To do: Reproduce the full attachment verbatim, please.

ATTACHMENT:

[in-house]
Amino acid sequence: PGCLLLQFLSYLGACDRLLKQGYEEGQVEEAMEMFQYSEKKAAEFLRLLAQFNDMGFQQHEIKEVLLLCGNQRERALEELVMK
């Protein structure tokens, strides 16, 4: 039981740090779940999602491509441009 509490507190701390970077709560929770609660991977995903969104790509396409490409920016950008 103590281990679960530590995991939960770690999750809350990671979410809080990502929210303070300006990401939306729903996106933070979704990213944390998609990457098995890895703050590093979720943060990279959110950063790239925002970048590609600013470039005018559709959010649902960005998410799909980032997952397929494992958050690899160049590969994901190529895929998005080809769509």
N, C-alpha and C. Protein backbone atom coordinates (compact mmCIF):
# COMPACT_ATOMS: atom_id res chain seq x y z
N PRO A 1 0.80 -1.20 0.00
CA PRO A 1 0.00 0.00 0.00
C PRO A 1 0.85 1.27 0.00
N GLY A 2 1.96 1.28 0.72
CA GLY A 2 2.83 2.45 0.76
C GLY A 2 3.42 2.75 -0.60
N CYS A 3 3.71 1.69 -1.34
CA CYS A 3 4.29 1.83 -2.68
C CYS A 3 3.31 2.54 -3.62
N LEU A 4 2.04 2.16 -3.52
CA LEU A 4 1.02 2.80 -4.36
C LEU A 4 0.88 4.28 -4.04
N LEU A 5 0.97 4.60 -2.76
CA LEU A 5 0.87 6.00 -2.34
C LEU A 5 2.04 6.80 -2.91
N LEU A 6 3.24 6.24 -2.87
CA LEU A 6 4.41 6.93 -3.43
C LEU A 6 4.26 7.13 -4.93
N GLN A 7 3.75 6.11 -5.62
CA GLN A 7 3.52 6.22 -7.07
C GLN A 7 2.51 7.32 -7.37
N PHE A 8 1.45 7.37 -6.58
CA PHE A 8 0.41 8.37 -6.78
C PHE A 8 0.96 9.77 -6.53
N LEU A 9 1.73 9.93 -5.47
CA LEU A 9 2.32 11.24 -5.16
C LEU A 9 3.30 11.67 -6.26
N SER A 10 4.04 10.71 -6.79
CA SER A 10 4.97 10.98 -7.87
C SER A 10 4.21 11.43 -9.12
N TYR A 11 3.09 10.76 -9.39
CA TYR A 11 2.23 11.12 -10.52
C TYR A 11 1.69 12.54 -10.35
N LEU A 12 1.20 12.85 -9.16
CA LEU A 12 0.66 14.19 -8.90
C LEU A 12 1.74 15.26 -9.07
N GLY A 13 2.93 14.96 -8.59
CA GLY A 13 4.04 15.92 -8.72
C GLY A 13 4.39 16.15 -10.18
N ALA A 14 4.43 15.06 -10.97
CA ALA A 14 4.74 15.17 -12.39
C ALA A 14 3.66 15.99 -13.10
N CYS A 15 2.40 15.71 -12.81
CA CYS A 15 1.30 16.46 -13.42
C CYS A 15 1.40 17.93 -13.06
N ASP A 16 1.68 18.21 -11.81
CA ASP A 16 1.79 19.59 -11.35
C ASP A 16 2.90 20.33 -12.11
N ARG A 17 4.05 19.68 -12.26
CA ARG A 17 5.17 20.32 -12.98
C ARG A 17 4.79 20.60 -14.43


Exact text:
[in-house]
Amino acid sequence: PGCLLLQFLSYLGACDRLLKQGYEEGQVEEAMEMFQYSEKKAAEFLRLLAQFNDMGFQQHEIKEVLLLCGNQRERALEELVMK
């Protein structure tokens, strides 16, 4: 039981740090779940999602491509441009 509490507190701390970077709560929770609660991977995903969104790509396409490409920016950008 103590281990679960530590995991939960770690999750809350990671979410809080990502929210303070300006990401939306729903996106933070979704990213944390998609990457098995890895703050590093979720943060990279959110950063790239925002970048590609600013470039005018559709959010649902960005998410799909980032997952397929494992958050690899160049590969994901190529895929998005080809769509």
N, C-alpha and C. Protein backbone atom coordinates (compact mmCIF):
# COMPACT_ATOMS: atom_id res chain seq x y z
N PRO A 1 0.80 -1.20 0.00
CA PRO A 1 0.00 0.00 0.00
C PRO A 1 0.85 1.27 0.00
N GLY A 2 1.96 1.28 0.72
CA GLY A 2 2.83 2.45 0.76
C GLY A 2 3.42 2.75 -0.60
N CYS A 3 3.71 1.69 -1.34
CA CYS A 3 4.29 1.83 -2.68
C CYS A 3 3.31 2.54 -3.62
N LEU A 4 2.04 2.16 -3.52
CA LEU A 4 1.02 2.80 -4.36
C LEU A 4 0.88 4.28 -4.04
N LEU A 5 0.97 4.60 -2.76
CA LEU A 5 0.87 6.00 -2.34
C LEU A 5 2.04 6.80 -2.91
N LEU A 6 3.24 6.24 -2.87
CA LEU A 6 4.41 6.93 -3.43
C LEU A 6 4.26 7.13 -4.93
N GLN A 7 3.75 6.11 -5.62
CA GLN A 7 3.52 6.22 -7.07
C GLN A 7 2.51 7.32 -7.37
N PHE A 8 1.45 7.37 -6.58
CA PHE A 8 0.41 8.37 -6.78
C PHE A 8 0.96 9.77 -6.53
N LEU A 9 1.73 9.93 -5.47
CA LEU A 9 2.32 11.24 -5.16
C LEU A 9 3.30 11.67 -6.26
N SER A 10 4.04 10.71 -6.79
CA SER A 10 4.97 10.98 -7.87
C SER A 10 4.21 11.43 -9.12
N TYR A 11 3.09 10.76 -9.39
CA TYR A 11 2.23 11.12 -10.52
C TYR A 11 1.69 12.54 -10.35
N LEU A 12 1.20 12.85 -9.16
CA LEU A 12 0.66 14.19 -8.90
C LEU A 12 1.74 15.26 -9.07
N GLY A 13 2.93 14.96 -8.59
CA GLY A 13 4.04 15.92 -8.72
C GLY A 13 4.39 16.15 -10.18
N ALA A 14 4.43 15.06 -10.97
CA ALA A 14 4.74 15.17 -12.39
C ALA A 14 3.66 15.99 -13.10
N CYS A 15 2.40 15.71 -12.81
CA CYS A 15 1.30 16.46 -13.42
C CYS A 15 1.40 17.93 -13.06
N ASP A 16 1.68 18.21 -11.81
CA ASP A 16 1.79 19.59 -11.35
C ASP A 16 2.90 20.33 -12.11
N ARG A 17 4.05 19.68 -12.26
CA ARG A 17 5.17 20.32 -12.98
C ARG A 17 4.79 20.60 -14.43